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Lacto fermentation: The easy way to eat healthier

A delicious meal including many types of cultured and lacto-fermented foods.
A delicious meal including many types of cultured and lacto-fermented foods.
Michael Bunker

First of all, what is Lactic Fermentation?

Fermentation is what happens when microorganisms break down food and produce beneficial acids and gases. Lactic or Lacto fermentation is the name given to the process of lactobacilli breaking down food in a controlled environment to help digest hard-to-process sugars and turn them into acids that rebuild your body’s ability to digest food.

Lacto fermentation is an ancient form of food preservation that was the ancestor of staple foods we have today such as bread, wine, and cheese. Basely, it is the bubbles you find in sourdough, the fizzy-ness of juice left out on the counter too long, and the sharp taste of milk that is a little past it’s due date. You see, on every vegetable, in every lump of bread dough and even in the air around you, there are bacteria and yeasts that love to feast on our food, if we let them.

When you prepare food in a way that is hospitable to our friends the lactobacilli and allow a fermentation period for your food before eating or cooking with it, that practice is called lacto fermentation, and it is getting more popular every day.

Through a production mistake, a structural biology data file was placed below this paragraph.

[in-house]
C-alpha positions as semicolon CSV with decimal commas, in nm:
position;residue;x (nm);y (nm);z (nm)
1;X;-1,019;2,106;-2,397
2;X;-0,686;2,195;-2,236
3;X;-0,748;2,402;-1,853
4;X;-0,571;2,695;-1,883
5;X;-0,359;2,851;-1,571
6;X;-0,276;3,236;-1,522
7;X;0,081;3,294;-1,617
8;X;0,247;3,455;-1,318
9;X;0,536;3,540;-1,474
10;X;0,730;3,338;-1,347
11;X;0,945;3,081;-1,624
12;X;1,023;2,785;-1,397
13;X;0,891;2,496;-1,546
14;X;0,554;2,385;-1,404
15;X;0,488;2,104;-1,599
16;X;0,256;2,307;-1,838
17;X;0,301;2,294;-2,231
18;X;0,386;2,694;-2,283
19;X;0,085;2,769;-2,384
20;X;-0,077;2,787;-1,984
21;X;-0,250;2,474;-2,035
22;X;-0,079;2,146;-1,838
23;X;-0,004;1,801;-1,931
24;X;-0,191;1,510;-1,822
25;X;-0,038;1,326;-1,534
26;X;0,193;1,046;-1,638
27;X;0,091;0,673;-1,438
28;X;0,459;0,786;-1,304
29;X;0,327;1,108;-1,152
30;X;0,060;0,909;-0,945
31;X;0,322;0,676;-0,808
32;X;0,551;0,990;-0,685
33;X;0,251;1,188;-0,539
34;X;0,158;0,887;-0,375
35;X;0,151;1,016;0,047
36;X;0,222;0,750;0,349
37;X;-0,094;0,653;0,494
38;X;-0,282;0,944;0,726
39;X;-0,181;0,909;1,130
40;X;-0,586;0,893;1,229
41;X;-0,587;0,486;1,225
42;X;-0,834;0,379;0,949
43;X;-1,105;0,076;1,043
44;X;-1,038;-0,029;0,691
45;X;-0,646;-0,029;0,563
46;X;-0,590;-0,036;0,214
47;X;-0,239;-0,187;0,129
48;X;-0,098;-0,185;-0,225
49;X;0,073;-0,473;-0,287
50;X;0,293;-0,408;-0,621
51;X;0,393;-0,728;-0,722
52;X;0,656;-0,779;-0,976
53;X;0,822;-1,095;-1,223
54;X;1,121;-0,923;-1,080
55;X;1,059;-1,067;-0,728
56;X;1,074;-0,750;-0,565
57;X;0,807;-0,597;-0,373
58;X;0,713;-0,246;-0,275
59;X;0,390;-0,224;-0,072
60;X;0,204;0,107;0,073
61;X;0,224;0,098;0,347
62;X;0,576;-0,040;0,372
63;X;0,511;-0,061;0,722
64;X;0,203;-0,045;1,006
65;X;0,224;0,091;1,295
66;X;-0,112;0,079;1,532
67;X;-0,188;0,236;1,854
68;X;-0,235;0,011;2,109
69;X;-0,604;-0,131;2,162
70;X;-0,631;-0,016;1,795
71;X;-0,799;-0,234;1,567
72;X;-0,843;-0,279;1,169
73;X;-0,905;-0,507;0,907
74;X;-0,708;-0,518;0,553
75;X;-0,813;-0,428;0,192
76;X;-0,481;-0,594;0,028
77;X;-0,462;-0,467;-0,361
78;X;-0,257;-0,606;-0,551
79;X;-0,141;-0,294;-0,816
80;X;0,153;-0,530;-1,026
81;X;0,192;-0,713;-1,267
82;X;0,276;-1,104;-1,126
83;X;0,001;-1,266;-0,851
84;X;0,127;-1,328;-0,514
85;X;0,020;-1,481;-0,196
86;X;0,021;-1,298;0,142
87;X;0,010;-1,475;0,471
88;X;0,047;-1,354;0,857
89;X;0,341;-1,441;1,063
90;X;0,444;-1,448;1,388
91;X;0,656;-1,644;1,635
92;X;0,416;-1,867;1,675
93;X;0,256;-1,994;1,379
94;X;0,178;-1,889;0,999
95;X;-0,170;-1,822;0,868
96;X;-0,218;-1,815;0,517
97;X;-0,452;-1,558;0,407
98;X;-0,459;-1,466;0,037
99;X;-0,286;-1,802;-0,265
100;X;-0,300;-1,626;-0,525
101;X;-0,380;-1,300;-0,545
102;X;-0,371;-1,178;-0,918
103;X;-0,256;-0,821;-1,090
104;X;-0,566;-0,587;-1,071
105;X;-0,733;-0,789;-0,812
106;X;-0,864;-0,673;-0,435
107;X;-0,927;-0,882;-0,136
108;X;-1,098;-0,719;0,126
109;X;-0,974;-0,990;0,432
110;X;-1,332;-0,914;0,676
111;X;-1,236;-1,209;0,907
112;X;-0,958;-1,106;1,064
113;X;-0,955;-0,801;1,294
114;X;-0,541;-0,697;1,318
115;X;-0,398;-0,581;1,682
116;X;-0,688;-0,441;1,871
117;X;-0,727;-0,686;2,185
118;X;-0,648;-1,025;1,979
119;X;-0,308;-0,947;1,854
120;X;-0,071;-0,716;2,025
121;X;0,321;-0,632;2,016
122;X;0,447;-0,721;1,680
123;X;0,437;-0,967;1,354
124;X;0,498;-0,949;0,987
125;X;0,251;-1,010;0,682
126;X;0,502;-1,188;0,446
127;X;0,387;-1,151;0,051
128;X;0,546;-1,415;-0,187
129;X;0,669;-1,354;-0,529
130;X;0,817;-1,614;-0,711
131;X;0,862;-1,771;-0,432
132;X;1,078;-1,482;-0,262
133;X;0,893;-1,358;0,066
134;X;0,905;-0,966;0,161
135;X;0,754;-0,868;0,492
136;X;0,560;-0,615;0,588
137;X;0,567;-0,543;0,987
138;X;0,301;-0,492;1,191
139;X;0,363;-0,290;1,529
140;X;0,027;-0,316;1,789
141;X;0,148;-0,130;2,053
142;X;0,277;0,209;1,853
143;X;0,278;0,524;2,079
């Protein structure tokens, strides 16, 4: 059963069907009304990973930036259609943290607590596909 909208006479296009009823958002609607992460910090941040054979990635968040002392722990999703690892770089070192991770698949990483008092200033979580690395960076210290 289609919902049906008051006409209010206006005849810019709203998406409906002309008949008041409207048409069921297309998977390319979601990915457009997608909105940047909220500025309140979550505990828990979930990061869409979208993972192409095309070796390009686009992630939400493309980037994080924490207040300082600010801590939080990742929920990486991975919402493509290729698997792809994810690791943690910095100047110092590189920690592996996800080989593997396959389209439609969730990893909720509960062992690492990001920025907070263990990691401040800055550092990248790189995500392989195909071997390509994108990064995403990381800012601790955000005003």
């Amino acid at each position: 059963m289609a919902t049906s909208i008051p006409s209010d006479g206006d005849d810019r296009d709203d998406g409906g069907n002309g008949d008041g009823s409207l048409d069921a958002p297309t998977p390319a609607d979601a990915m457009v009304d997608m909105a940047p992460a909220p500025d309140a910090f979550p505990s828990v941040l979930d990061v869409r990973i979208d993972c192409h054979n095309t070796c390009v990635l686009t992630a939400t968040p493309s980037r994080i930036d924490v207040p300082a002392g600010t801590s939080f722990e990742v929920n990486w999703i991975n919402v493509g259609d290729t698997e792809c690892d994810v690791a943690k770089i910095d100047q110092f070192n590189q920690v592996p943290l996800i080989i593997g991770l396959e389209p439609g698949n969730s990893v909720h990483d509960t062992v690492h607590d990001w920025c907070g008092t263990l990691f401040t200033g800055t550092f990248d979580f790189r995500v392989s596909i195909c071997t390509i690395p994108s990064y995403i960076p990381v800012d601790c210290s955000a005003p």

Fermented food and drinks are alive, in a very literal way. They have a distinctive flavor and aroma that ranges from light and bubbly to strong and pronounced. Think of the smell of sauerkraut, pickles, and fresh baked, warm sourdough bread.

Eww!

You may think that this is gross. Why would you sour perfectly good food? Well, because it is good for you and because it is a delicious way to make your diet healthier and more diverse in beneficial bacteria. Do you like cheese? Sourdough bread? Wine? Ale? Sauerkraut? These foods all started with basic lactic fermentation of milk, wheat, grapes, barley and cabbage.

So, what are the health benefits of lacto fermentation?

Lactic fermentation not only preserves vitamins and minerals already present in food, but it breaks down the hard-to-digest vitamins and sugars, making them easier for your body to process. The lactic fermentation of milk can be a great option for the lactose intolerant, for lactobacilli feast on the milk sugar lactose and produces a healthy and easy-to-digest lactic acid. Lacto fermenting grain and legumes can and will greatly increase the health benefits and digestibility of both food groups.

Lacto fermentation creates new vitamins, as well. These include but are not limited to:

  1. Folic acid
  2. Niacin
  3. Thiamin
  4. B 12

Lactobacilli can also produce omega-3 fatty acids, crucial to your body’s cell structure and even brain and immune system function.

How do I get started and find out more?

There are loads more information to be found in books, online and periodicals dedicated to the rediscovery of this ancient form of food preservation and preparation. Websites such as Cultures for Health and GNOWFGLINS are priceless resources to the new food fermenter. They provide endless information, articles, recipes, supplies, how-to articles, and one-on-one help and guidance.

There are e-classes, e-books and an entire community of other people culturing and fermenting foods who will share their experiences and share advice to help you get started on your way to a healthier, wider and more flavorful diet of cultured and fermented foods.